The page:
Food Hygiene

Critical control points for foods prepared in households in which babies had salmonellosis

Michanie S Bryan FL Alvarez P Olivo AB.  Int J Food Microbiol. 5:337-354 (1987)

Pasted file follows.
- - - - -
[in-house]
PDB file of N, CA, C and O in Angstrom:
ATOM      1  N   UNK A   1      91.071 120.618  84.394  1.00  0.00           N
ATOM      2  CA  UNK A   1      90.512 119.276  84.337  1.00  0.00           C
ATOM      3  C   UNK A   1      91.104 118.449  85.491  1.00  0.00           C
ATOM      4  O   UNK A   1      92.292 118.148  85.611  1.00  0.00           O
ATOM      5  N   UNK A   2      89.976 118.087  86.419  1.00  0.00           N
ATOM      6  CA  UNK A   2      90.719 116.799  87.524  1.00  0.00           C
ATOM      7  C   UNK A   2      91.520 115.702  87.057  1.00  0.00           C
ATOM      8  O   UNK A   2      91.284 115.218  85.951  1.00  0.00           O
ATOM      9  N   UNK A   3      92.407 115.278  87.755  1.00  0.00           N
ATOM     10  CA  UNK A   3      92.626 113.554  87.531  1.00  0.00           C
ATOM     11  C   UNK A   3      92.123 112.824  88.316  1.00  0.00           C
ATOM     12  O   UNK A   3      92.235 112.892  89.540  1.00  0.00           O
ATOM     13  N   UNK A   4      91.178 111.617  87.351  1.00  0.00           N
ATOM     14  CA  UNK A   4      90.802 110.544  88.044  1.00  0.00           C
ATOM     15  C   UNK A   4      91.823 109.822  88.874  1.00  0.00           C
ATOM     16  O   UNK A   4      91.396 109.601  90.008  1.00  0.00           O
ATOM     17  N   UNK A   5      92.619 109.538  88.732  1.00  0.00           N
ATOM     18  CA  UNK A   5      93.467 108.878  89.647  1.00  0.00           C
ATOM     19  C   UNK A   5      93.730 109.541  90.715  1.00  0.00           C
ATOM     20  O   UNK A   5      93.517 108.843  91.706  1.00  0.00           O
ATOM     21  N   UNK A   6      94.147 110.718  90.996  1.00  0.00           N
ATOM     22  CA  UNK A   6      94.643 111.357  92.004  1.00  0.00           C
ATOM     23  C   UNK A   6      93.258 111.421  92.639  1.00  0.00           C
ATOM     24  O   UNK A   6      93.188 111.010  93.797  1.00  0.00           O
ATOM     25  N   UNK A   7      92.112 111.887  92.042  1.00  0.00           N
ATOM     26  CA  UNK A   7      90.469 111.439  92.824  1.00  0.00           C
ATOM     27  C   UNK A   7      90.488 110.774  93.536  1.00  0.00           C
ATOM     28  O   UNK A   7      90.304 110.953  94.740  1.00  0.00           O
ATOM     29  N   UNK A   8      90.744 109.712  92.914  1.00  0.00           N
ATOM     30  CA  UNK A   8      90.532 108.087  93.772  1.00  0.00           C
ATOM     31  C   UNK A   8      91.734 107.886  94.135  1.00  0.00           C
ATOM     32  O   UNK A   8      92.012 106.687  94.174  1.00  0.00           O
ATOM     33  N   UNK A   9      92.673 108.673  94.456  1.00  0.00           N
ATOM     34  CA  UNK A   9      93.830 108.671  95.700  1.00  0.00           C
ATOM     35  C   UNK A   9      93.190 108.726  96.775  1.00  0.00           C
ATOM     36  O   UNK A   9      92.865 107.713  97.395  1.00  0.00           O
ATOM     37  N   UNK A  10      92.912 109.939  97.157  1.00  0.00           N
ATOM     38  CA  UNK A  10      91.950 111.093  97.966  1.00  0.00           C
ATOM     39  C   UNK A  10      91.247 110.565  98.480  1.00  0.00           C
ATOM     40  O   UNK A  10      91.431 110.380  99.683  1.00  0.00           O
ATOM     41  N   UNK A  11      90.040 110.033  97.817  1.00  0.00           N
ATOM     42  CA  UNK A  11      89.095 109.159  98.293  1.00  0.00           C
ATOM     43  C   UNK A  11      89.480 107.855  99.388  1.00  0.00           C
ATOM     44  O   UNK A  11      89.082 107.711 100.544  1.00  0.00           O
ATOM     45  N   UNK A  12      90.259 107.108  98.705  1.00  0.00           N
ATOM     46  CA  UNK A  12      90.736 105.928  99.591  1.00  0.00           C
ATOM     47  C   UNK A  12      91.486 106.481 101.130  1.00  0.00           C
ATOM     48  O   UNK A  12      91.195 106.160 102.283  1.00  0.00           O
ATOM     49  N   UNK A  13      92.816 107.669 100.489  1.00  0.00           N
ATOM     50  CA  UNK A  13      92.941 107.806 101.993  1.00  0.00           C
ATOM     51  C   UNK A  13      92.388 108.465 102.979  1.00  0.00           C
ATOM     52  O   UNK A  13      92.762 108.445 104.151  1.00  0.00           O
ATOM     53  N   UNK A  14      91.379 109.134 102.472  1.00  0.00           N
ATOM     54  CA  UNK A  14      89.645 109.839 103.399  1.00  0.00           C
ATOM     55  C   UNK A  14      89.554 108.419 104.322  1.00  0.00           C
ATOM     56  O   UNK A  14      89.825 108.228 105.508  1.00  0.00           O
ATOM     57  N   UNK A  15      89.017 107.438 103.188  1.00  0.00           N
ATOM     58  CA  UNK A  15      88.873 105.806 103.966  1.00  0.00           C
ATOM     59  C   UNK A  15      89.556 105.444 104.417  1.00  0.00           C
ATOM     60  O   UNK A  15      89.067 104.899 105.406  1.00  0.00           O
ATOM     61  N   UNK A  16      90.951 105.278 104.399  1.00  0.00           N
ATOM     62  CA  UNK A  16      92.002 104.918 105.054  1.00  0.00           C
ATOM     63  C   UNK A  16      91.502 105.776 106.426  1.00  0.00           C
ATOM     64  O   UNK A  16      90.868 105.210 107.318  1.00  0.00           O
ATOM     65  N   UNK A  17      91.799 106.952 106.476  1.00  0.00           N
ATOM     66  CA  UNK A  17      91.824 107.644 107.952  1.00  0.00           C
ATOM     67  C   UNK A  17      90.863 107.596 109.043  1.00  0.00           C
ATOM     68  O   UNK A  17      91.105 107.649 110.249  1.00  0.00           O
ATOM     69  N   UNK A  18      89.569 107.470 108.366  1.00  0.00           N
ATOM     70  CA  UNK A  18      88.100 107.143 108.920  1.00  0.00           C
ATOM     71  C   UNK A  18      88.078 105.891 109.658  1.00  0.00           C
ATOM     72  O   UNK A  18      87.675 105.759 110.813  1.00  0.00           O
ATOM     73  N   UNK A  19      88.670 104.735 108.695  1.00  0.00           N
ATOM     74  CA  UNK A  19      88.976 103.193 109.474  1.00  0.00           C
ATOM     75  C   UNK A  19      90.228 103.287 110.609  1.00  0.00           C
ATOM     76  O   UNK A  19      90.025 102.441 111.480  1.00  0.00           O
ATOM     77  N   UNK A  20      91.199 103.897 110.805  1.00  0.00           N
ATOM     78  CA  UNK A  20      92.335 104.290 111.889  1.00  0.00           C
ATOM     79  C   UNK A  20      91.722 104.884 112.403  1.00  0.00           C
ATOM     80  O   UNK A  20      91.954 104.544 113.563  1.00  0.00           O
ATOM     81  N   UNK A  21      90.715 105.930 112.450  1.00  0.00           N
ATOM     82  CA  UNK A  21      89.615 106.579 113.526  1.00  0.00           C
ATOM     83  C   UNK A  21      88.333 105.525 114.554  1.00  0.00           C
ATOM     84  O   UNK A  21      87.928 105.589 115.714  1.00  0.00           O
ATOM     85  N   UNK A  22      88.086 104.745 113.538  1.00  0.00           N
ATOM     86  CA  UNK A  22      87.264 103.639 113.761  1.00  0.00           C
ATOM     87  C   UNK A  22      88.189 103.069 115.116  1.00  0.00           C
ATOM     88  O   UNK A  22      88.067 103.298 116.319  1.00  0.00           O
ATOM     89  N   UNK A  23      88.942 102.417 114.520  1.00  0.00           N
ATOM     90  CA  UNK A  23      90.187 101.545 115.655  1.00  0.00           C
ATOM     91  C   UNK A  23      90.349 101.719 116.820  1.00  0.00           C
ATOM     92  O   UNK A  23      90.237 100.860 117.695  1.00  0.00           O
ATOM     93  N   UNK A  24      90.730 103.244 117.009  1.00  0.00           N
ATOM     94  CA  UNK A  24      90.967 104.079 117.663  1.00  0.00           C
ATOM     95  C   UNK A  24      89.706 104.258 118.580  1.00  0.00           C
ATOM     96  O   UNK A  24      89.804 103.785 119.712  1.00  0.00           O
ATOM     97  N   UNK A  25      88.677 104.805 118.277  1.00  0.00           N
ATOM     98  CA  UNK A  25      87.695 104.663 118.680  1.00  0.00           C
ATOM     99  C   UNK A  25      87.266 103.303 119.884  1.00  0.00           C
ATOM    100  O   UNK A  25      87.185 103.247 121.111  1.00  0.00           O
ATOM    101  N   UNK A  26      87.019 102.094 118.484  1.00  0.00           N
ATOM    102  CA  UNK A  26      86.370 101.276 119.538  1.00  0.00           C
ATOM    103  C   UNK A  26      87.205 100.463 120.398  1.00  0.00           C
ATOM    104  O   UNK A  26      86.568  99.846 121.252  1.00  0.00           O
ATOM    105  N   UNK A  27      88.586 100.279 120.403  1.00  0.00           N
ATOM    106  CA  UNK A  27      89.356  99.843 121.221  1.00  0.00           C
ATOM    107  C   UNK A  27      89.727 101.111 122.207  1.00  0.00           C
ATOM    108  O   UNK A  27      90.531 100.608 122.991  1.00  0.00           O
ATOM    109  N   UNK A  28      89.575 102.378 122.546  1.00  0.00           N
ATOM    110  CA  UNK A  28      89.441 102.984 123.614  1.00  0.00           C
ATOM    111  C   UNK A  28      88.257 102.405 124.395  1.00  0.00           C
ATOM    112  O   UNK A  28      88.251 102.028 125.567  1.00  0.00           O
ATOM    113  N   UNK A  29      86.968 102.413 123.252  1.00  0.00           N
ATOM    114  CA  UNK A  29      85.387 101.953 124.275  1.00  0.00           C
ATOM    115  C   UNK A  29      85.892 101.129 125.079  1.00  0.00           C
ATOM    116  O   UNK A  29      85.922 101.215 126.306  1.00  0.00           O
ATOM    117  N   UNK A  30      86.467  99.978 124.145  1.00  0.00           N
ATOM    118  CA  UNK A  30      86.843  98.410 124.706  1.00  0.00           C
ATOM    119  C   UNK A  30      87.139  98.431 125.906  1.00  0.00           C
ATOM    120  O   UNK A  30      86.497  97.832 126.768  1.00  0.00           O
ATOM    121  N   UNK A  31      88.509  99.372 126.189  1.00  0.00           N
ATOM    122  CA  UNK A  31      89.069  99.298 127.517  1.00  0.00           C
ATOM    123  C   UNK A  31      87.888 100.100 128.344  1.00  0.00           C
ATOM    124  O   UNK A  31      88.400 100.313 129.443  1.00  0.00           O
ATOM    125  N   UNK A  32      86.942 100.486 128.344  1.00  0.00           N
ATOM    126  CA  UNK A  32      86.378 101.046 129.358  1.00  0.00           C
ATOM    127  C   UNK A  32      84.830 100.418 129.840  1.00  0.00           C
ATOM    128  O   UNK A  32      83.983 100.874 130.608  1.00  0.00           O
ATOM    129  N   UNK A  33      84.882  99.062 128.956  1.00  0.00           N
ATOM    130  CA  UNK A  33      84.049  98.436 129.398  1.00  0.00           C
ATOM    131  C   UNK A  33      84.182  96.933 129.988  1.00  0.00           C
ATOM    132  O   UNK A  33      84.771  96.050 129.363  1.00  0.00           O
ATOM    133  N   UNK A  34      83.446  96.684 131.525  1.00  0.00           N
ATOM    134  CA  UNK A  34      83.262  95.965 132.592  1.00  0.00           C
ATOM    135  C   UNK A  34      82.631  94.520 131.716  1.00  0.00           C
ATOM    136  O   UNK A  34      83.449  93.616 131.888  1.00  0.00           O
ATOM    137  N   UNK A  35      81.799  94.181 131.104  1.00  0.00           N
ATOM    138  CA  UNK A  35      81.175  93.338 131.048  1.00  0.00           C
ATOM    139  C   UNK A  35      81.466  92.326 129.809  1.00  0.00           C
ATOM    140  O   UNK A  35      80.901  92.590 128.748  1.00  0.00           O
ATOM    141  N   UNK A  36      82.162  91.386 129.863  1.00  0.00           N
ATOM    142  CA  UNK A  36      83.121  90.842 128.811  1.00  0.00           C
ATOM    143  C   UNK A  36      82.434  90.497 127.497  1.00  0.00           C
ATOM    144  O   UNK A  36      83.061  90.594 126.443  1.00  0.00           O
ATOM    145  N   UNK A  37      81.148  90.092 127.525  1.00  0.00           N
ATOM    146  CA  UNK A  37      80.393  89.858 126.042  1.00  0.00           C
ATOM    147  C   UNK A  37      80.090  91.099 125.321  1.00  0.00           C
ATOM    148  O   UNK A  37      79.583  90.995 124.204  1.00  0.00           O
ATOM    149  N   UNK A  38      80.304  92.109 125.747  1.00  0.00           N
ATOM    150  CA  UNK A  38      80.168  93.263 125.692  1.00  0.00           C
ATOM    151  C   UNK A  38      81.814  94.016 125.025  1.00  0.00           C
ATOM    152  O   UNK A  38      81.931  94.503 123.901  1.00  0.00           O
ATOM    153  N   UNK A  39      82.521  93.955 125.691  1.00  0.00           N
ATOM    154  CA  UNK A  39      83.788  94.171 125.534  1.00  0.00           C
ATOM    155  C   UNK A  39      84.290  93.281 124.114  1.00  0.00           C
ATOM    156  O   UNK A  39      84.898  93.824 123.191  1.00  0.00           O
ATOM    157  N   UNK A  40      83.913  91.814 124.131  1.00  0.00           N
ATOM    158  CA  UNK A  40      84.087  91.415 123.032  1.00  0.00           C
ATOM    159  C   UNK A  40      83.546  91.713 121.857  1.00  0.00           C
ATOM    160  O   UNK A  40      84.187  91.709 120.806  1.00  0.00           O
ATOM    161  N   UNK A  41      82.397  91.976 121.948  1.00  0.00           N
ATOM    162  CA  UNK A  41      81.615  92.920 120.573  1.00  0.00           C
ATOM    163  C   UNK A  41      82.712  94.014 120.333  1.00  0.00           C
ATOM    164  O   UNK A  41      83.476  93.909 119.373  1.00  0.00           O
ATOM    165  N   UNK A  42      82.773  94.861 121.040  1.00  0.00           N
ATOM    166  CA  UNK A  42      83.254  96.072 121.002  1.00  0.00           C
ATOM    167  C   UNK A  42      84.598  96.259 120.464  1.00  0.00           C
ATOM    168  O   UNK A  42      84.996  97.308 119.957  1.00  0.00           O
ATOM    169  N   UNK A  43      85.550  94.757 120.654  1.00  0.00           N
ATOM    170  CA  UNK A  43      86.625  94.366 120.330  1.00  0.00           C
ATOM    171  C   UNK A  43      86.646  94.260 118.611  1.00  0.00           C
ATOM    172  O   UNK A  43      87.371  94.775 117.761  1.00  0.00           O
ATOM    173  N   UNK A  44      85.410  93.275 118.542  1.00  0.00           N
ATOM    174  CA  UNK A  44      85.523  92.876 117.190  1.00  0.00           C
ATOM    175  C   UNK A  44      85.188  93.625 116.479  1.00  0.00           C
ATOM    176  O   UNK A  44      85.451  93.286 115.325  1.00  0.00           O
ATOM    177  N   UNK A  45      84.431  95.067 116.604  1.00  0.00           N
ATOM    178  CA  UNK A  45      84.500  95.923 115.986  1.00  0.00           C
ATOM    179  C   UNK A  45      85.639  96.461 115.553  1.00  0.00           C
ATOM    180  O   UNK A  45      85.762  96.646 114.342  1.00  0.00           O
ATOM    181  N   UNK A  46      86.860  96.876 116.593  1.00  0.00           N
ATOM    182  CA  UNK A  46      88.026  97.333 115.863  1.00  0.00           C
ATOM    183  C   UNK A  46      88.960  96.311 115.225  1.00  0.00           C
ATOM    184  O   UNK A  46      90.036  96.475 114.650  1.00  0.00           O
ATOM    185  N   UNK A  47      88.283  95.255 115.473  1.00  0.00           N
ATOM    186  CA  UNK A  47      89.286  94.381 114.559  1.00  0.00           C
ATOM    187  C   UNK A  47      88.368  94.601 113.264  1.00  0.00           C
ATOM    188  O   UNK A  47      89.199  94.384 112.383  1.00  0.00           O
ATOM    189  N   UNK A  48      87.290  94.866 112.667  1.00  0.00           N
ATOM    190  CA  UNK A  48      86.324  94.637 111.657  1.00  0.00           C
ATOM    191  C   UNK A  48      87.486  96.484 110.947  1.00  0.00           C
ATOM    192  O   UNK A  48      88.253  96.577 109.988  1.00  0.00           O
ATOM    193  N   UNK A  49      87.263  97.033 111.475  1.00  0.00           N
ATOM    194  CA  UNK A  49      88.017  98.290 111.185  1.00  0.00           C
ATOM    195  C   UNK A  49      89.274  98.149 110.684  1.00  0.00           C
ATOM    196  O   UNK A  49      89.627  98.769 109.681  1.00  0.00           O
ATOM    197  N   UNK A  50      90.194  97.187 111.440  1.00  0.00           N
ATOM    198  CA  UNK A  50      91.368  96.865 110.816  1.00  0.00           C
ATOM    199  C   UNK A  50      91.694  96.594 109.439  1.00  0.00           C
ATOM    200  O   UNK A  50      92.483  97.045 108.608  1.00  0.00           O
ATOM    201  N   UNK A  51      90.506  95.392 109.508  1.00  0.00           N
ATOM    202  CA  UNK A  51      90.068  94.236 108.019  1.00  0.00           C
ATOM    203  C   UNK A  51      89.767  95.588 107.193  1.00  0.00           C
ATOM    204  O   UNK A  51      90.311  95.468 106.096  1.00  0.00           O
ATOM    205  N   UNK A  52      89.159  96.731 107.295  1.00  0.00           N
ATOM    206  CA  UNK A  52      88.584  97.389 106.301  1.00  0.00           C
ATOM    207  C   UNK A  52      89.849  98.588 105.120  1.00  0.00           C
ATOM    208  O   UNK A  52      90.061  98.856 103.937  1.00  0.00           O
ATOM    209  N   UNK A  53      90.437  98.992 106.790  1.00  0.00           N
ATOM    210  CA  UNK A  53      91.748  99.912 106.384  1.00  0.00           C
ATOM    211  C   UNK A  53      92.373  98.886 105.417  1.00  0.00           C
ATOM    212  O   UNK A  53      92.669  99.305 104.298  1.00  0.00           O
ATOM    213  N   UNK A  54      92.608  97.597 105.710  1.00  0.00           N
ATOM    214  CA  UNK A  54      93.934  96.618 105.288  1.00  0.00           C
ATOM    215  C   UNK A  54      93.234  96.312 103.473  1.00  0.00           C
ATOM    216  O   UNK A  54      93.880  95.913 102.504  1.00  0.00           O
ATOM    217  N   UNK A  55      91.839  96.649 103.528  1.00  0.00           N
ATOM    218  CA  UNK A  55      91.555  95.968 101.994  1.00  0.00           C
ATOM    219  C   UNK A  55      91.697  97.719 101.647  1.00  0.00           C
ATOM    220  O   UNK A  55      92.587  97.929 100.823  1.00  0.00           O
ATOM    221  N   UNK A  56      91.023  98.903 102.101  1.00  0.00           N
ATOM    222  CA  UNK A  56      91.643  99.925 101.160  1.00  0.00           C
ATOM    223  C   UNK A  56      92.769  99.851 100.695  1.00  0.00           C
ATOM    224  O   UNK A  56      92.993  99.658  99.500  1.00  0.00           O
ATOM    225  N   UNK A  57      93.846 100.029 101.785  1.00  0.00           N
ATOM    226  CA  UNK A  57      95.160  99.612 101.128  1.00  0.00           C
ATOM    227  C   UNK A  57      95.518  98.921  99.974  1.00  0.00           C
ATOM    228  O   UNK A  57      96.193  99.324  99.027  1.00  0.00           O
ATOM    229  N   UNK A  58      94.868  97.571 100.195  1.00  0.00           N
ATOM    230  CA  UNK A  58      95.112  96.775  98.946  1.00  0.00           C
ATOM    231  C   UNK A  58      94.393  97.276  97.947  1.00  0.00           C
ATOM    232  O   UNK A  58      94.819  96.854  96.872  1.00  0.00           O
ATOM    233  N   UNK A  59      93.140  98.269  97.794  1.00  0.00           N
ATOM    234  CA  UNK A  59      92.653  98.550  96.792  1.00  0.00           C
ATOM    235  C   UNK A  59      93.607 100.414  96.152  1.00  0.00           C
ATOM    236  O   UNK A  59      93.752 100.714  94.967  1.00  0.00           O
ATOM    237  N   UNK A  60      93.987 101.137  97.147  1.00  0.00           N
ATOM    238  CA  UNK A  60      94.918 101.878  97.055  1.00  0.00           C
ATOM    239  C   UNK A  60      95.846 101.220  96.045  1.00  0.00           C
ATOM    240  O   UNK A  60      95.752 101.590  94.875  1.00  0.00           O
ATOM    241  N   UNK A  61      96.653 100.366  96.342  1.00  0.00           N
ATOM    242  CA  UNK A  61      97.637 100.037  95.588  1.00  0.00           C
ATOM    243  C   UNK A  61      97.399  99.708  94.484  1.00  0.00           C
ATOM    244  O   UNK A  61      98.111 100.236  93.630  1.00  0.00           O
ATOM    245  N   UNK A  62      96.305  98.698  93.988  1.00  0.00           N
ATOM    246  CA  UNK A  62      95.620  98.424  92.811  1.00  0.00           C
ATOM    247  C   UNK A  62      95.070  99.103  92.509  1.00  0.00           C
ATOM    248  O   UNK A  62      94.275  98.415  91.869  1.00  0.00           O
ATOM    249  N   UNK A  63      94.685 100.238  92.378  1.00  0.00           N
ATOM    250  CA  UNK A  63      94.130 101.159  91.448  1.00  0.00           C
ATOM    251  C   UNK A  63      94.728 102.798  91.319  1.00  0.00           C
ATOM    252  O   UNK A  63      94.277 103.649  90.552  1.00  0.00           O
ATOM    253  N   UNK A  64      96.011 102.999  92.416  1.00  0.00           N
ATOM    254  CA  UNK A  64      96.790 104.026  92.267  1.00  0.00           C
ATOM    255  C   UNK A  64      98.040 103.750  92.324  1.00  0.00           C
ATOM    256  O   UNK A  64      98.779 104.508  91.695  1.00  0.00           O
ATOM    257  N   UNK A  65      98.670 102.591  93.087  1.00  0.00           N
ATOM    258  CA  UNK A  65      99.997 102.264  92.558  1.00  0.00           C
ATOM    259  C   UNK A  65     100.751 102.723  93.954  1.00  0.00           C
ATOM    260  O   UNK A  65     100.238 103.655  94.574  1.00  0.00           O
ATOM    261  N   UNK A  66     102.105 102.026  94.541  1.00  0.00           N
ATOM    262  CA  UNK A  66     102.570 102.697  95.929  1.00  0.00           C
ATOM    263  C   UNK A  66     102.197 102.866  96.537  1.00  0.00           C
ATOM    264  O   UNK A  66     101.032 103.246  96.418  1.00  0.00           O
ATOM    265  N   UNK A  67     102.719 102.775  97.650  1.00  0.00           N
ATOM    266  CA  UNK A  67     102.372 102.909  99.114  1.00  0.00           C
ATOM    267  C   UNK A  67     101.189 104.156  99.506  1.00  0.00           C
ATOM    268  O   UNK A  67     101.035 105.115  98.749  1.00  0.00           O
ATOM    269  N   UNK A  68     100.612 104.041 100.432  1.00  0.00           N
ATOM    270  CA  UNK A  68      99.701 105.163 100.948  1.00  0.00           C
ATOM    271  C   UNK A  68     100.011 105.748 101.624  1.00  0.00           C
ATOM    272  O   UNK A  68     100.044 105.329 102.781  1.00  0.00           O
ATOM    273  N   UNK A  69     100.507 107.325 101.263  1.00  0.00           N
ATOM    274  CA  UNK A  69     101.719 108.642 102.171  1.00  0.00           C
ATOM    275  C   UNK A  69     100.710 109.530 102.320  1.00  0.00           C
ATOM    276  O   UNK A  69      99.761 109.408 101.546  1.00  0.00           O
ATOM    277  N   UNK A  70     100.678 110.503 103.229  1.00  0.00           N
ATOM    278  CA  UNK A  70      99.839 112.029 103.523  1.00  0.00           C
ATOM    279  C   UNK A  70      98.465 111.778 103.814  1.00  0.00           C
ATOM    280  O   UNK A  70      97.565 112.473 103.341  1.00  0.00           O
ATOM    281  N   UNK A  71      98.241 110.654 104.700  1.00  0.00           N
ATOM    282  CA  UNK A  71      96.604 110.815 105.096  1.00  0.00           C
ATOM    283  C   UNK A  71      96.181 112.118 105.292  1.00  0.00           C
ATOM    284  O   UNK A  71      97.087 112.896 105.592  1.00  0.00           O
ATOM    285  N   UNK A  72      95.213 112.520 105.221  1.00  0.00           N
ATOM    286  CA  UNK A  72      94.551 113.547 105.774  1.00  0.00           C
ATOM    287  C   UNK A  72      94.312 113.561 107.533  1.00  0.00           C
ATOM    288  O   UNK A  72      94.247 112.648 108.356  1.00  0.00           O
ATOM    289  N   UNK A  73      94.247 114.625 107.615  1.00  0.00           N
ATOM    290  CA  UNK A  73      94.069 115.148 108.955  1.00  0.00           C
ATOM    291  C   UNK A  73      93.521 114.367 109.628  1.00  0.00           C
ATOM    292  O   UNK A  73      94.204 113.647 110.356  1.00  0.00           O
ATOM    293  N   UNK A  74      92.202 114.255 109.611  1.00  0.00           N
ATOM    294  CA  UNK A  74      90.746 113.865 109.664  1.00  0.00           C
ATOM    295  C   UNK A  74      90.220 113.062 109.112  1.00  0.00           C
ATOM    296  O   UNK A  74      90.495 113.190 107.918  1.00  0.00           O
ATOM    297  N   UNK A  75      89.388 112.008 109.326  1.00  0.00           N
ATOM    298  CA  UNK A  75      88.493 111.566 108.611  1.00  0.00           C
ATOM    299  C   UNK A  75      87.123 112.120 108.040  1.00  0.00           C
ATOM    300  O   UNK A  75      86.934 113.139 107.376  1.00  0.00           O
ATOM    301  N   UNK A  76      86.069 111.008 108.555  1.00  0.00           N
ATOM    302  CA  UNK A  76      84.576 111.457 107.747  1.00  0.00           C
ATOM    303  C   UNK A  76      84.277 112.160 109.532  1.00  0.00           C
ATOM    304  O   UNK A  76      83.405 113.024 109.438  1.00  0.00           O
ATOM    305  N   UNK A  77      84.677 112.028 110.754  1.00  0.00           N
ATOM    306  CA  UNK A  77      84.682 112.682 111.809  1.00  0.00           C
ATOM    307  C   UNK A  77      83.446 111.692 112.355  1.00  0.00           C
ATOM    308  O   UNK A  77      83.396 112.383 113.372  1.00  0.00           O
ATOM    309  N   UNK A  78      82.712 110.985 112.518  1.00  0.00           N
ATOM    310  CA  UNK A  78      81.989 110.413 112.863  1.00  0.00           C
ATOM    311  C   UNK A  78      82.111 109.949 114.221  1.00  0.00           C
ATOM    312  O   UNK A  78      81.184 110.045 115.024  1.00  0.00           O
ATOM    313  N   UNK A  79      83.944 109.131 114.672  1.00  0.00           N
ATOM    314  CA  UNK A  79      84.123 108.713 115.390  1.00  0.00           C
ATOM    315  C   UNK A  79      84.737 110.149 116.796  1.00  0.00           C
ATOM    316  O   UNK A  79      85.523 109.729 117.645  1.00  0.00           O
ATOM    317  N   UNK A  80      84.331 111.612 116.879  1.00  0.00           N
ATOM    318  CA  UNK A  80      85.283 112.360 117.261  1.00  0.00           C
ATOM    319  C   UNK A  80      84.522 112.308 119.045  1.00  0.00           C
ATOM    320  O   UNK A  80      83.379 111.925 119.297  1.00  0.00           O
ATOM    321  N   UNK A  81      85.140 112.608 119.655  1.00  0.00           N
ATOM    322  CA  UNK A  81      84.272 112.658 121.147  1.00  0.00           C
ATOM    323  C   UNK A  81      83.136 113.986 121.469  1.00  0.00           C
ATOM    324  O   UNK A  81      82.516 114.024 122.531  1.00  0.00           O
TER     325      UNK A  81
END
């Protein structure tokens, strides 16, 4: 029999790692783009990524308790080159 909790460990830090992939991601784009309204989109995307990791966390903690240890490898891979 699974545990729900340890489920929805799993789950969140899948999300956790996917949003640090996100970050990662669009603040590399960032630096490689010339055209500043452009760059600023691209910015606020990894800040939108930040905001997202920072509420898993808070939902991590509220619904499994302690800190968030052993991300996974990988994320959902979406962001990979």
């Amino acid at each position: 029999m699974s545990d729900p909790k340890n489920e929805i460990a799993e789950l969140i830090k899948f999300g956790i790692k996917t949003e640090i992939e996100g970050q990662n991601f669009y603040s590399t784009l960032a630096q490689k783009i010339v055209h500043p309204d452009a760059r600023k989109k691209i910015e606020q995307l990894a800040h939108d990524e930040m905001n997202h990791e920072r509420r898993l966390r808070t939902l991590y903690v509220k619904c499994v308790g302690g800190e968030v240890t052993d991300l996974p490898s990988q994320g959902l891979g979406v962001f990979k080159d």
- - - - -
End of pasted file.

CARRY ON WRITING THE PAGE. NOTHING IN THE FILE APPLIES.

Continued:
Sixteen babies undergoing reehydration therapy were examined for enteric pathogens.  Salmonella agona was isolated from four, Samonella enteritidis from two, Shiegella boydii from one: neither Campylobacter nor Yersinia were recovered from any of the babies.  Three househoolds in which Samonella group B (S. aghona) was isolated from the babies were selected for hazard analysis of food preparation practices.  In one house, S. agona was recovered from the feces of the mother and gransmother of the baby and from a kitchen knife, a blender, malagueta (spice) used to flavor milk, a mop and flies.  All foods were cooked to 100 C and many were eaten a short time afterwards.  Some foods were held at ambient room temperature until the arrival of an absent family member or kept overnight.  During the holding interval, large numbers of microorganism accumulated in the foods, often exceeding 10, 000,000/gh. Bacillus cereus was recovered from 7 of 16 samples of cooked foods.  The sample of  “moro” (rice and beans mixture) had a count of 1,500,000/g.  Staphyl9ococcus aureus was isloated for 11 smaples; a sample of milk had a count of great than 100,000/g.  Critical control points for milk formula were heating, holding after heating, cleaning and disinfecting bottles, nipples and pans used to store milk, and utensils used to dispense the milk.

 

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